In our newsletter “Making It Real,” we described how feedback from the field in Rwanda suggested that the Jet-Flame’s power cord would last longer if the whole device was inserted from the side of the combustion chamber. (It was originally designed to go through the door, with the sticks placed on top.) So of course we ran some tests, and discovered more benefits.
Is the Jet-Flame, when inserted into the combustion chamber from the side of the CQC stove, as effective in reducing emissions as when it enters through the fuel door?
Yes, performance seems to have even improved a bit. After testing the Jet-Flame with side entry, it seems that it’s better to get the hot metal out from under the parts of the fuel that you don’t want to heat up. To burn cleanly, natural draft Rockets like to burn something like 8cm of the end of the sticks. Instead of laying the entire length of the sticks on the heated metal of the Jet-Flame, the side entry only exposes a limited amount of the sticks to high temperatures.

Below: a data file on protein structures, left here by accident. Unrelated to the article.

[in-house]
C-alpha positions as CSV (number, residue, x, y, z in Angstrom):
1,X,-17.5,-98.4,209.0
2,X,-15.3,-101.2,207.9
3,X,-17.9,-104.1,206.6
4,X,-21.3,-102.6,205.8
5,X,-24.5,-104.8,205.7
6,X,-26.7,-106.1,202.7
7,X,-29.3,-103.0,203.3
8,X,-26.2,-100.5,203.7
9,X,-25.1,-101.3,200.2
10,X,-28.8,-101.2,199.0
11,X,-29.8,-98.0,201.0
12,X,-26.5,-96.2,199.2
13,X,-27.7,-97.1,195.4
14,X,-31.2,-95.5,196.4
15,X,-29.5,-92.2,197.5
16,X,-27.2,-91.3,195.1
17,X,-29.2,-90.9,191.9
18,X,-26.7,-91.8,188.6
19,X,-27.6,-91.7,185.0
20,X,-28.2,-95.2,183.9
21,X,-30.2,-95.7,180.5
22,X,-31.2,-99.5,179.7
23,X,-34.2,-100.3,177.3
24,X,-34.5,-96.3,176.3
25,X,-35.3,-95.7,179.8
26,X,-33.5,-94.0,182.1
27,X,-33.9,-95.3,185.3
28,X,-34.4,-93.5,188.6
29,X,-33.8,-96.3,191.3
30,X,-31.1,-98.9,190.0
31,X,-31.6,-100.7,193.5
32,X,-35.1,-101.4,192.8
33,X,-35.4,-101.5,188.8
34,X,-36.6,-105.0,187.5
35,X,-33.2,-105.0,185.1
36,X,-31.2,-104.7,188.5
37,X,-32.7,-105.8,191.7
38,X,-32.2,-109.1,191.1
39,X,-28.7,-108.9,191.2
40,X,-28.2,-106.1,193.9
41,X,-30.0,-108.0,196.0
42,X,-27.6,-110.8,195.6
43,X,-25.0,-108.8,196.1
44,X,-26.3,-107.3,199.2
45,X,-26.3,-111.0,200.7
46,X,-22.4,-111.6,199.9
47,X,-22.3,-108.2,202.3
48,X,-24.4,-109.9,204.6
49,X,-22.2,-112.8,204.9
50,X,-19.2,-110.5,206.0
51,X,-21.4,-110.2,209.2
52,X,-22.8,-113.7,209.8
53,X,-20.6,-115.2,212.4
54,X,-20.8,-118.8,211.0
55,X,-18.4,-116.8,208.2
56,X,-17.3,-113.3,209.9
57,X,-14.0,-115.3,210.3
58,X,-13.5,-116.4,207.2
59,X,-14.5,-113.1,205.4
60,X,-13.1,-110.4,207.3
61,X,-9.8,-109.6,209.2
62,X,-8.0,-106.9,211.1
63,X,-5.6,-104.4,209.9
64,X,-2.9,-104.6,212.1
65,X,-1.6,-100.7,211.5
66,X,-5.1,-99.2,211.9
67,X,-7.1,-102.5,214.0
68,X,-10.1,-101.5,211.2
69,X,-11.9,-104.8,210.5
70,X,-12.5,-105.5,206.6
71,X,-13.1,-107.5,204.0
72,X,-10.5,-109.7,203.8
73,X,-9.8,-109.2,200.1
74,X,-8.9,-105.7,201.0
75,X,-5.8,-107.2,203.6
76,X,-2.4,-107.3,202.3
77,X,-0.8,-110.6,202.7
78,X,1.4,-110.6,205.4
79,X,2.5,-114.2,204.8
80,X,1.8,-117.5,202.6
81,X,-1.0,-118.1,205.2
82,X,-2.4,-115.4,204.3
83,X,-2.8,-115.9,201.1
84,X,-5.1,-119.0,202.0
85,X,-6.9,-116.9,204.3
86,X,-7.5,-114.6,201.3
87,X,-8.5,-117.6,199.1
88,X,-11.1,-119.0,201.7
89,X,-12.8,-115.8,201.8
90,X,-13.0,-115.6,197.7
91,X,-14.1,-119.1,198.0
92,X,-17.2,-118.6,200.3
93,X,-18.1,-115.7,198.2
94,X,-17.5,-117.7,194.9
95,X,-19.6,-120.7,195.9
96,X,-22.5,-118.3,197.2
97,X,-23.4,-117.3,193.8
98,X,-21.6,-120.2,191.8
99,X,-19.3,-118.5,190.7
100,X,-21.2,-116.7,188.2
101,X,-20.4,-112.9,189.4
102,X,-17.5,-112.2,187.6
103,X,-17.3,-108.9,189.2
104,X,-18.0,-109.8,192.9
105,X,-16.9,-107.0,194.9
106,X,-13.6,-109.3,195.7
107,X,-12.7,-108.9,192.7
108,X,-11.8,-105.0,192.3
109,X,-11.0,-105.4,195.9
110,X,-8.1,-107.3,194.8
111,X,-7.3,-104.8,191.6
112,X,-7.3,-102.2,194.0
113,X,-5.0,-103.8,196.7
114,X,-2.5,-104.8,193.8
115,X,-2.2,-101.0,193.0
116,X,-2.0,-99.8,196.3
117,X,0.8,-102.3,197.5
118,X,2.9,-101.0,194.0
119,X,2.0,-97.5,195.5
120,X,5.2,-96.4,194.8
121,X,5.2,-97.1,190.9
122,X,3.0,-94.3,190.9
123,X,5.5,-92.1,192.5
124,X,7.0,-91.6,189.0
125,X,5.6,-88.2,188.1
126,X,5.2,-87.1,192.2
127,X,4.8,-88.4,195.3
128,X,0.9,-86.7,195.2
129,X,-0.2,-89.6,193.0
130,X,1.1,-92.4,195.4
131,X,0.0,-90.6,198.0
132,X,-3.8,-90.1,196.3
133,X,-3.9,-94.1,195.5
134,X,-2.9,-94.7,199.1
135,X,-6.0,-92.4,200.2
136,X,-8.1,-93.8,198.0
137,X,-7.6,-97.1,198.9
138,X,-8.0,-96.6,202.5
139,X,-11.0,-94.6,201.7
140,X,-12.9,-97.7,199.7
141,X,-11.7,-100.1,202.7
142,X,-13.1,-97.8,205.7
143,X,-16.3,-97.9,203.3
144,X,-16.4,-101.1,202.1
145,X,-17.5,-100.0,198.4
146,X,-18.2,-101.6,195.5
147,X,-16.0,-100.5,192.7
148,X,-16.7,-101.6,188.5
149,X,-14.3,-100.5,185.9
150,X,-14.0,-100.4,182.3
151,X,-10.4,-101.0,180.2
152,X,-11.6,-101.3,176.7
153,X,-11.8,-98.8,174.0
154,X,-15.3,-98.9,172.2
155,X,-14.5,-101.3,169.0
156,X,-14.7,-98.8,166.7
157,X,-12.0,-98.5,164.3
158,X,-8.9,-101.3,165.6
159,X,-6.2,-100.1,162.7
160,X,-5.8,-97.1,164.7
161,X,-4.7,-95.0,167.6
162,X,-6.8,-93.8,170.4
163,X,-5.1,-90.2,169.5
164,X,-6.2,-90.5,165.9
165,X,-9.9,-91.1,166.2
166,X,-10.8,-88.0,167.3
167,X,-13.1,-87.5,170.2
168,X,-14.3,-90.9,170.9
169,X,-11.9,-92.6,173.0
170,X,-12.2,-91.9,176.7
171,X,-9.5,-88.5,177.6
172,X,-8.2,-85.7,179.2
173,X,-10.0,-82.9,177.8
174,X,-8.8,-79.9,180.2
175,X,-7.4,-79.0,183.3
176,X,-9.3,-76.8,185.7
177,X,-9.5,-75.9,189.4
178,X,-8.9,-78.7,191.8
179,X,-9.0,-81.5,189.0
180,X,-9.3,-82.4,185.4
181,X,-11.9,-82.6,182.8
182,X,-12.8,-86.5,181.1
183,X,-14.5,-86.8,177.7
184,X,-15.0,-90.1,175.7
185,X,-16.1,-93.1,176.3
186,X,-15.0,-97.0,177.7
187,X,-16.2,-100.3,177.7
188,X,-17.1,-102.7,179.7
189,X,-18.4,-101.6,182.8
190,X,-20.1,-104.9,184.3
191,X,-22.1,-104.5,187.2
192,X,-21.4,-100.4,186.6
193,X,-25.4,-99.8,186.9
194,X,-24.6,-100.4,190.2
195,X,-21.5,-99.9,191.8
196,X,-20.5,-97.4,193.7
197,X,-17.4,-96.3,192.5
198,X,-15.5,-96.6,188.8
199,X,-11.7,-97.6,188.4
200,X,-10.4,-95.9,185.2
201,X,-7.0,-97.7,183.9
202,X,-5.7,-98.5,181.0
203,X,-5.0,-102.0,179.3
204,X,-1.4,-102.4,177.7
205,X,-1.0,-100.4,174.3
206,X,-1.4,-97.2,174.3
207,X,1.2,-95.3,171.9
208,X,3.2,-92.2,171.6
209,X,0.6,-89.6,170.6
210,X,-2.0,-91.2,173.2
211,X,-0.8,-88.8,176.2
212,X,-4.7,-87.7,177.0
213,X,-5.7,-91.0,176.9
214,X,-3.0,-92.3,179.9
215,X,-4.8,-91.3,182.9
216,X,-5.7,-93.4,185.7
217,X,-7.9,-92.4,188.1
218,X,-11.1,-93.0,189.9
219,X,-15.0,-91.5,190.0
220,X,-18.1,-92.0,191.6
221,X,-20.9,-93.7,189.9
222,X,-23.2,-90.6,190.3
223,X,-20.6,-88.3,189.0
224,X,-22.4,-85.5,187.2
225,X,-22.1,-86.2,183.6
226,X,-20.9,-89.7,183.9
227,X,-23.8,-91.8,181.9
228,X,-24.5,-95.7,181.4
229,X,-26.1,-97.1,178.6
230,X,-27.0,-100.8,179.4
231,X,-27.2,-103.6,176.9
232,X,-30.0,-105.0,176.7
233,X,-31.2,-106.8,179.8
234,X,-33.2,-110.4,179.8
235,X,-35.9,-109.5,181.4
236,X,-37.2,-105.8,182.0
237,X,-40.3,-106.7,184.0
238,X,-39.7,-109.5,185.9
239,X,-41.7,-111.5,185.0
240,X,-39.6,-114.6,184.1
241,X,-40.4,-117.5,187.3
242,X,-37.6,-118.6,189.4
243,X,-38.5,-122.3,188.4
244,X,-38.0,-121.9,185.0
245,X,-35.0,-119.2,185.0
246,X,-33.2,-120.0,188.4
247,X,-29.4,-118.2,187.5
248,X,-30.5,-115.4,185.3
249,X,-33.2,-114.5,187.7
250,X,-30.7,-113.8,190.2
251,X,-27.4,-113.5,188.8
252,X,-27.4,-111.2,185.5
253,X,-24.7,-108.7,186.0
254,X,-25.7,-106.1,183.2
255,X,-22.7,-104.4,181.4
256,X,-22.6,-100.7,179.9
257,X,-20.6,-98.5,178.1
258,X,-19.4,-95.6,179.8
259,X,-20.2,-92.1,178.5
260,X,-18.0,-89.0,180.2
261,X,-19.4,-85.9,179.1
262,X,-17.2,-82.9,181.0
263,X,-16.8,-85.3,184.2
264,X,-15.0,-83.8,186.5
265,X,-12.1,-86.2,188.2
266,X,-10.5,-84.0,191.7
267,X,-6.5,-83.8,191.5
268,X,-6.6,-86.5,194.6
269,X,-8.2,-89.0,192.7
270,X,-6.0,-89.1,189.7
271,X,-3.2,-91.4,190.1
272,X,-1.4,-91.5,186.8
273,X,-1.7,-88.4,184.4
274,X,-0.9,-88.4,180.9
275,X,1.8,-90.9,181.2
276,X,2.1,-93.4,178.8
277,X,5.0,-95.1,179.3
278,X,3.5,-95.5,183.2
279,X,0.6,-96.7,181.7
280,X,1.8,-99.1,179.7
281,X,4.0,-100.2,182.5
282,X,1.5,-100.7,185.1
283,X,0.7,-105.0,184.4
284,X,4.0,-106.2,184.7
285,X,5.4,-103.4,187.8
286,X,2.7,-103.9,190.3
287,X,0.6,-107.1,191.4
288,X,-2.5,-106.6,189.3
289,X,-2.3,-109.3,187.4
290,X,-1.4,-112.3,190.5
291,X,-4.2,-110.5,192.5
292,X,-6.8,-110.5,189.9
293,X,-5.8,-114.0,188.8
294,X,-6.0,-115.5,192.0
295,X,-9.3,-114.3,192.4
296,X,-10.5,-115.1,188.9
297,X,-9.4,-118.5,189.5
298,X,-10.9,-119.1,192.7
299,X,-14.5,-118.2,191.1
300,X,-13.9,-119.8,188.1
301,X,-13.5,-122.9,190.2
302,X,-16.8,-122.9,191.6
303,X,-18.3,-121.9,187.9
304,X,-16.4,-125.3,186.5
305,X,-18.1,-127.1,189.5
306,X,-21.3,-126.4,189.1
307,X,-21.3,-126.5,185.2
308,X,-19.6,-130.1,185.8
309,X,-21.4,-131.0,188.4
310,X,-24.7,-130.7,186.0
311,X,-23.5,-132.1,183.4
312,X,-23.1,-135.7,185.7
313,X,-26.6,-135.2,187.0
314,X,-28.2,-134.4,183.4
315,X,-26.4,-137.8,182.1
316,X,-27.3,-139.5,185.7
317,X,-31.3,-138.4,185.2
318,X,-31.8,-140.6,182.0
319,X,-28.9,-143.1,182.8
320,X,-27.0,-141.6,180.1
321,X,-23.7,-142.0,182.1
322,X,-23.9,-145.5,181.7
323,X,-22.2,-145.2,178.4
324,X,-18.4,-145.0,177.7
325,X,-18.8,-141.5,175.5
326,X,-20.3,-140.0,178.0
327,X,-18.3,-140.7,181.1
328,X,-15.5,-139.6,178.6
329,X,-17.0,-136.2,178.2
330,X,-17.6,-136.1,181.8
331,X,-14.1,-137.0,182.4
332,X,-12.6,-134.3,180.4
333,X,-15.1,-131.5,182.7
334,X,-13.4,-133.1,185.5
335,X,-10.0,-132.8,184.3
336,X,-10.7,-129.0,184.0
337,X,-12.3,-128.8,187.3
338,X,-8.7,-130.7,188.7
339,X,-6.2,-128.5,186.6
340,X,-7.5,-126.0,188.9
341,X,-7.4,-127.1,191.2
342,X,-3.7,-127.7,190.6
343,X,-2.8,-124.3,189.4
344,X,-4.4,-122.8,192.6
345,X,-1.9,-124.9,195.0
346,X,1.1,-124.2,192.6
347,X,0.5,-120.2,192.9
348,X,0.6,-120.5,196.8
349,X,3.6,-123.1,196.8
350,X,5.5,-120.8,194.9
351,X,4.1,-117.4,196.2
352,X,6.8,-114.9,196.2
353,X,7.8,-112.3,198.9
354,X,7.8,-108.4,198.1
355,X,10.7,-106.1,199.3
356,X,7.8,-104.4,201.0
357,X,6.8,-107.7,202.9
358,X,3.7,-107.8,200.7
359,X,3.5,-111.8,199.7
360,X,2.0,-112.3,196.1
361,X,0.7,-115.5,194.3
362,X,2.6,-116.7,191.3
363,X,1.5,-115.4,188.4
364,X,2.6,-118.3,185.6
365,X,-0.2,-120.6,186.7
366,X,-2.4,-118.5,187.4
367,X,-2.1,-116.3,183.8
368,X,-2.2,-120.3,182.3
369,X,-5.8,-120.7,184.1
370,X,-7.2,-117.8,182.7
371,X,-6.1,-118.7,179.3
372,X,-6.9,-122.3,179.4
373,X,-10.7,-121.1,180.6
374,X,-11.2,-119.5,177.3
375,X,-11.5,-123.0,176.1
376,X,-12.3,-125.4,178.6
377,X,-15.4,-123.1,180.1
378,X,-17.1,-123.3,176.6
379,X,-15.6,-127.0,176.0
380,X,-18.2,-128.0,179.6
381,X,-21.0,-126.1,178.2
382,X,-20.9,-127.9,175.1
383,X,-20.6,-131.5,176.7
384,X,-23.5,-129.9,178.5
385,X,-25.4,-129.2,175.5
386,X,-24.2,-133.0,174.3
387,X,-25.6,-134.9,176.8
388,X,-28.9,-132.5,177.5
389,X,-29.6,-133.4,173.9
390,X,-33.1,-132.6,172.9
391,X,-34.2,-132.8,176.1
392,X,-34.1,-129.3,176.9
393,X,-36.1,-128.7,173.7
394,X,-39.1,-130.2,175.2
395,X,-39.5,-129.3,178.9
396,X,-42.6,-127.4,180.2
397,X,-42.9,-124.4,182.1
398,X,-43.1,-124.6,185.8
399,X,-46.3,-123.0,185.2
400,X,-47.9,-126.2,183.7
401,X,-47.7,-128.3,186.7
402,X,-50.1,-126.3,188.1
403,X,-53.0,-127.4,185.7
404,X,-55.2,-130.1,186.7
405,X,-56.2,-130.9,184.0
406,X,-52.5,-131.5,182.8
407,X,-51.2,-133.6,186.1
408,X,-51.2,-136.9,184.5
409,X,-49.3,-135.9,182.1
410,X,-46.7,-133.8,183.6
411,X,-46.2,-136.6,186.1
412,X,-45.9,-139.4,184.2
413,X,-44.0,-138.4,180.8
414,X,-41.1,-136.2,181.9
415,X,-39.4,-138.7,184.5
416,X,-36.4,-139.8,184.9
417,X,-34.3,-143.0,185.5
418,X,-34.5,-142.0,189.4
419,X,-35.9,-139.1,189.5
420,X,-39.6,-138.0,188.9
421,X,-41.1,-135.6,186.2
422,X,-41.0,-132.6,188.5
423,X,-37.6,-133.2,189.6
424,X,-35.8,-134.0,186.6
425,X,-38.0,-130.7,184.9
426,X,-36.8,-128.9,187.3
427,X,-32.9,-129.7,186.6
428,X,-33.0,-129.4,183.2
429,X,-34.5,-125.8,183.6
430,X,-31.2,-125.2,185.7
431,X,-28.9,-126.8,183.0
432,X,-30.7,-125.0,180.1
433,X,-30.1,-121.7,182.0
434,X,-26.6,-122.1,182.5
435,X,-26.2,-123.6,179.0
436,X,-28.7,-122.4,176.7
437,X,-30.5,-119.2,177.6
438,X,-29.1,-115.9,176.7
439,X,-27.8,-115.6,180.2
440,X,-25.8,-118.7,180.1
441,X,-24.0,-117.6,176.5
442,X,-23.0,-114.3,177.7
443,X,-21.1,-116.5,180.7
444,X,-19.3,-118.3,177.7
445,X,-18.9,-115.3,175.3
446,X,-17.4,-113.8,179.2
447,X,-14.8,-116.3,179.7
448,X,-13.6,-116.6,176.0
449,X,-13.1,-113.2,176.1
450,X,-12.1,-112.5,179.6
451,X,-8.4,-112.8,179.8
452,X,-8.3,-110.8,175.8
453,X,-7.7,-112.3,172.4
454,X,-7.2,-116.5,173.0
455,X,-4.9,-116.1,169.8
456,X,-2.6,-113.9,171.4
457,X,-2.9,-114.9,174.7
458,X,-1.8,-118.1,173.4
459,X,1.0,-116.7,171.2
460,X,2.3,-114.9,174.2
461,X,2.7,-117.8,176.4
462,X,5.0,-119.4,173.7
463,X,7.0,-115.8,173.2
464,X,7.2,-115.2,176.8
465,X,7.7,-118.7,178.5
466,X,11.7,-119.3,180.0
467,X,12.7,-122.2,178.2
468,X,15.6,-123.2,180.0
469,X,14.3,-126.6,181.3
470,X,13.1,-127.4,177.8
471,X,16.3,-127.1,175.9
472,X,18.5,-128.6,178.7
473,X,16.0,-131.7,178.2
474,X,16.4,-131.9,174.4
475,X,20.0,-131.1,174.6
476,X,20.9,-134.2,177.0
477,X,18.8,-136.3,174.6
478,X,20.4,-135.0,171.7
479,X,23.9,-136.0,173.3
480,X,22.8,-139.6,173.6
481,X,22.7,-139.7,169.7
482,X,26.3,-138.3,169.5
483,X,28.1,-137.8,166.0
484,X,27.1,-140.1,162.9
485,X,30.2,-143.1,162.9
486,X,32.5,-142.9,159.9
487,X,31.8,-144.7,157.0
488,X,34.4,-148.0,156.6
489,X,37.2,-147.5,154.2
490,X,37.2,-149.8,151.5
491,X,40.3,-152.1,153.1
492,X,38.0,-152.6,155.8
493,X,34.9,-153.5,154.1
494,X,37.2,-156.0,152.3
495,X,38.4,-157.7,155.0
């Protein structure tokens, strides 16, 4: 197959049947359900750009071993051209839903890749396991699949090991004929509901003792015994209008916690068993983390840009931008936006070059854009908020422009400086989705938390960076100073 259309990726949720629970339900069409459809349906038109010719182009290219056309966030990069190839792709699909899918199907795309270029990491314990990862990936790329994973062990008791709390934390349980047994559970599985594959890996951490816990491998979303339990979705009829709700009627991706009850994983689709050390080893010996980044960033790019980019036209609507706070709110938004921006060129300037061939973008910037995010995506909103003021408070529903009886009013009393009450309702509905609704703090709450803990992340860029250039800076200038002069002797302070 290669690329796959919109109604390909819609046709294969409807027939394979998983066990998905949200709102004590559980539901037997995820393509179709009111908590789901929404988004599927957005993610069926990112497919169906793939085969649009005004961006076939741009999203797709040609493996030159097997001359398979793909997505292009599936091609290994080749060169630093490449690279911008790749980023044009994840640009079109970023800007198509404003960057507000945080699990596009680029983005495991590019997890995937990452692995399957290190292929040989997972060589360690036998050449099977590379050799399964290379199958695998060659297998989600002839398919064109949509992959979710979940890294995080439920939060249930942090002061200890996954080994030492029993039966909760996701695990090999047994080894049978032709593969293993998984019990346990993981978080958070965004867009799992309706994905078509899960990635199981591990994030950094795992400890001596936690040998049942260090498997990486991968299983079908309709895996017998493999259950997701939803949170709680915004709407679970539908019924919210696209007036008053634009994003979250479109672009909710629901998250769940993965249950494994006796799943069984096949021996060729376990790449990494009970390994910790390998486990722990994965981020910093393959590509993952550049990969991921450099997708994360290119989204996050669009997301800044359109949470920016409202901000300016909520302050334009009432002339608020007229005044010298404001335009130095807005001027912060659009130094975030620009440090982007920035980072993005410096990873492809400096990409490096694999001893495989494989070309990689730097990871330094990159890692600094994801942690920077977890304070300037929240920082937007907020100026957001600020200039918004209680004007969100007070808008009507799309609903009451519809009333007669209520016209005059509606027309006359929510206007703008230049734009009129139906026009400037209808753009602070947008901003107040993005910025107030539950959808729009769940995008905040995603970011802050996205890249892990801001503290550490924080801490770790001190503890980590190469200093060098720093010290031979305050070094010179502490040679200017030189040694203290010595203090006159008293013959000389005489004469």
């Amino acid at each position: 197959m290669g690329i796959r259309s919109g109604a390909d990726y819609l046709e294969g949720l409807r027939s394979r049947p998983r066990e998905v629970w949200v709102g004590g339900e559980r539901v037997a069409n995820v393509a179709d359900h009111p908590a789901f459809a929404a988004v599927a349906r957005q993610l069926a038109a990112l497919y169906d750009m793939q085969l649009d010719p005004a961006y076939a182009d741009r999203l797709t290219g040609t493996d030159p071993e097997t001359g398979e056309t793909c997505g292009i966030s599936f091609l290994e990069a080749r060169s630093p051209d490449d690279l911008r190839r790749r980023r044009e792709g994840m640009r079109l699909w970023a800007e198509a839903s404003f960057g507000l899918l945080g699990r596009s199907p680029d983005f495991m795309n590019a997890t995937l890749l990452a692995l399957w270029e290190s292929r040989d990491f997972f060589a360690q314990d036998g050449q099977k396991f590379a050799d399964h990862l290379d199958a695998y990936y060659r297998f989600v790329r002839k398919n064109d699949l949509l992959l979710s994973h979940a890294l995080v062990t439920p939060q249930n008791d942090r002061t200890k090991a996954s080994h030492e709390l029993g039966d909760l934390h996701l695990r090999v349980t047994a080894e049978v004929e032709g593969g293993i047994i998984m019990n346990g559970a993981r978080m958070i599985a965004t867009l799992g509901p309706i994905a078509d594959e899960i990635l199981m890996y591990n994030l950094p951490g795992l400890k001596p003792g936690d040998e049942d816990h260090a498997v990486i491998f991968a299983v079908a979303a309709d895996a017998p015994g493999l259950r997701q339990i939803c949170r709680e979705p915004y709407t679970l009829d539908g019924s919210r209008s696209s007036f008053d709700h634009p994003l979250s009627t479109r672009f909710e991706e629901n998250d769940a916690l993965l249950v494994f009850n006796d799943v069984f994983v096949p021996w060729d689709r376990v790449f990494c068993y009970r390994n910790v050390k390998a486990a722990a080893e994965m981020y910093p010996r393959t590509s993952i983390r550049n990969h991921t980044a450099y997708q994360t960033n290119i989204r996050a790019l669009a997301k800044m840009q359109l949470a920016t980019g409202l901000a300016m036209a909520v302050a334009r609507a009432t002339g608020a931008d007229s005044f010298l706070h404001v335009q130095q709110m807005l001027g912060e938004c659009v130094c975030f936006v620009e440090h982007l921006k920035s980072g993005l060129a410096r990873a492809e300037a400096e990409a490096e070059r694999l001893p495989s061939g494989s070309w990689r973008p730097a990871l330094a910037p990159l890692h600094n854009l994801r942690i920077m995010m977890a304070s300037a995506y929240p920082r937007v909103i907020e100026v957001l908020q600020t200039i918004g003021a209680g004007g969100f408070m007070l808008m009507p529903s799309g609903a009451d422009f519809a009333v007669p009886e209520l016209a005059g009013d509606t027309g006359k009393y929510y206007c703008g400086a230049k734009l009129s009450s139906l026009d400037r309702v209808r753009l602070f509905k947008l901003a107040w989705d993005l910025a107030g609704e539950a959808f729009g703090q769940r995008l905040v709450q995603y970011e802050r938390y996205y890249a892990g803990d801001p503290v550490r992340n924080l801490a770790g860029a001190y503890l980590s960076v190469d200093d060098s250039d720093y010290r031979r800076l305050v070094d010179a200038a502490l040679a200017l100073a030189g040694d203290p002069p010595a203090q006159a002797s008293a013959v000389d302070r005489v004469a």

As seen in the photo, the sticks are now supported by a white homemade high mass brick and only the tips are exposed to Jet-Flame heat well inside the stove. It’s nice how a suggested change from Jean Marie Kayonga in Rwanda ends up having some unexpected benefit, not just better protecting the cord. Thanks again, Jean Marie! www.Jet-Flame.com
The time to boil, thermal efficiency, temperature in the combustion chamber, CO, and PM were improved with side entry while firepower rose. Excess air fell from 3.38 times stoichiometric to 2.57. I liked operating the stove because the sticks seemed to burn more at their tips as Dr. Winiarski described in the Rocket Design Principles. See: http://bioenergylists.org/stovesdoc/Still/Rocket%20Stove/Principles.html